10 Best Movies Scored By Howard Shore
Film composer Howard Shore is a frequent and longtime collaborator with fellow Canadian, director David Cronenberg—often considered the master, the godfather of body horror. The two have worked together since Cronenberg’s feature film debut The Brood. As the result of a childhood friendship with Lorne Michaels, he also worked as the musical director of Michaels’ brainchild Saturday Night Live during the first half-decade of its run. Shore has also scored critical and commercial successes like Peter Jackson’s Lord of the Rings trilogy as well as a handful of Martin Scorsese’s films, including The Departed, which is often regarded as Scorsese’s best film of the 21st century. Shore has had quite a career; that much cannot be denied. Here are ten of the best films he has worked on to date.
The Fly (1986)
David Cronenberg’s The Fly is divisive. The haunting, visceral use of practical effects is characteristic of his films of this era. Some may find it hard to watch — and rightfully so. Very few are as skillful at making special effects a sensory experience as Cronenberg. However the film, for all its brilliance — including great performances from Jeff Goldblum and Geena Davis — would be next to nothing without Shore’s score to set the tone.
Videodrome is generally considered to be Cronenberg’s breakout film. Deservedly so — Cronenberg wrestles with the effects of home video with brilliant execution. James Woods gives quite a performance, and Blondie herself Debbie Harry steals the show in every scene she is in. Shore delivers yet another great, synthy score here.
The Departed (2007)
Martin Scorsese’s late-period work The Departed is perhaps the pinnacle of his post-millennium work. However, The Wolf of Wall Street and Silence are themselves, contenders, as well. Mark Wahlberg, Matt Damon, and Leonardo DiCaprio all give one of the best performances of their respective careers in this Boston-based mob film set to the tune of some of Shore’s best compositions.
Gangs of New York (2003)
Gangs of New York is a staggeringly unique film. Scorsese, one of the best American filmmakers to portray organized crime, takes that skill and re-applies it to a pre-Prohibition setting. It may not be his best film, but it is one of his most ambitious, creating a fascinating portrait of very old New York City when the Five Points housed Irish immigrants and anti-Catholic gangs rather than Chinatown and Little Italy. The film also marks his first of many collaborations with Leonardo DiCaprio.
Dead Ringers (1988)
For his film Dead Ringers, Cronenberg drew from the real-life story of Stewart and Cyril Marcus, twin brothers who were both gynecologists and died under bizarre circumstances. Jeremy Irons fills the role of both brothers, one confident and the other meek. It is yet another brilliant piece by Cronenberg which uses nightmarish body horror to meditate on human nature. Shore’s compositions for the film are deeply affecting.
A History of Violence (2005)
Cronenberg’s later-period work is characterized less by body horror science fiction and more into the horror of earnest realism. Viggo Mortensen gives a strong performance — even if not quite as good as that of his next Cronenberg film. As Cronenberg’s subject matter changed, so too does Shore’s compositions, giving markedly less synth here than previously.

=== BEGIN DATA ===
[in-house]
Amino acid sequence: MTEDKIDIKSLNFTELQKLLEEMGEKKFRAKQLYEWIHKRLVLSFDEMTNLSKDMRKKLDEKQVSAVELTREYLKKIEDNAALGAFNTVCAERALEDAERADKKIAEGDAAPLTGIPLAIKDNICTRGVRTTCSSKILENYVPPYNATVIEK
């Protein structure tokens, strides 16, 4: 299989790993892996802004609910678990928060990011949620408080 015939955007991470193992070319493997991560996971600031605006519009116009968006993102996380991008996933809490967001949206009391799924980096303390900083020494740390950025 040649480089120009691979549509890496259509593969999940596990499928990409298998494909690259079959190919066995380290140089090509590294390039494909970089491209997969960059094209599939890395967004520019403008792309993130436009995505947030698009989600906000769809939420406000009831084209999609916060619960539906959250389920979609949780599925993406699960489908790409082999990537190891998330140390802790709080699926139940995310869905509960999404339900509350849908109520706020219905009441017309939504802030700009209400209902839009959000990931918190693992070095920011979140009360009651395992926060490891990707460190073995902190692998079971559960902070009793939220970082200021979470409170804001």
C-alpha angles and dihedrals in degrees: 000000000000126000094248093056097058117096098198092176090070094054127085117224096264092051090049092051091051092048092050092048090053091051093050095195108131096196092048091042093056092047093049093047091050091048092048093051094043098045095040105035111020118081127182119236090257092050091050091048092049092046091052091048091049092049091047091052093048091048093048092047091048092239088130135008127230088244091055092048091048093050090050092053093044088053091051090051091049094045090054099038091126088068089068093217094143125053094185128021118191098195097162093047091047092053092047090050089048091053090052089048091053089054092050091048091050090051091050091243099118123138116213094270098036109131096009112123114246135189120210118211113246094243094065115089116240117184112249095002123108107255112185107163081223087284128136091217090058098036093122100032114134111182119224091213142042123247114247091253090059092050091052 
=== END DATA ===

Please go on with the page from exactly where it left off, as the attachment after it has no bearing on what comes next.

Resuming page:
Eastern Promises (2007)
Even for Cronenberg, Eastern Promises is considerably dark. The subject matter in question includes sexual assault, premature death as a result of sexual assault and the brutal realities of a Russian mob. The resulting film is one of his most poignant, especially in the new millennium. Mortensen delivers another incredible performance, as does Naomi Watts. Of his 2000s films — and of the 2000s films scored by Shore — this is the most essential.
eXistenZ is something of a companion piece to Cronenberg’s previous film Videodrome. Both grapple with home entertainment in a way only the master of body horror could. The film trades out James Woods and Debbie Harry for Jude Law and Jennifer Jason Leigh, and video cassettes for video games. It is as engrossing as the previous film and Shore’s typical musical style is prominently on display.
The Silence of the Lambs (1991)
The Silence of the Lambs is easily the pinnacle of the recently-passed director Jonathan Demme. It is tense from start to finish, in part because of the deeply chilling performance by Sir Anthony Hopkins as sociopathic cannibal Hannibal Lecter and in part because of the unnerving score provided by Shore. Hopkins and his talented co-star Jodie Foster — as FBI Agent Clarice Starling — were both awarded Academy Awards for their work in the film, as well as Demme, though sadly Shore was snubbed.
Lukewarm to negative reviews of Alien 3 resulted in a lackluster directorial debut for David Fincher. However, three years later he truly broke through into public consciousness with his brutal, thrilling and skillfully-crafted neo-noir film Se7en. Everyone is in top form, from Brad Pitt and Morgan Freeman and Gwyneth Paltrow on screen, to Howard Shore at the composer’s desk. It remains after all these years still one of Fincher’s most essential films.
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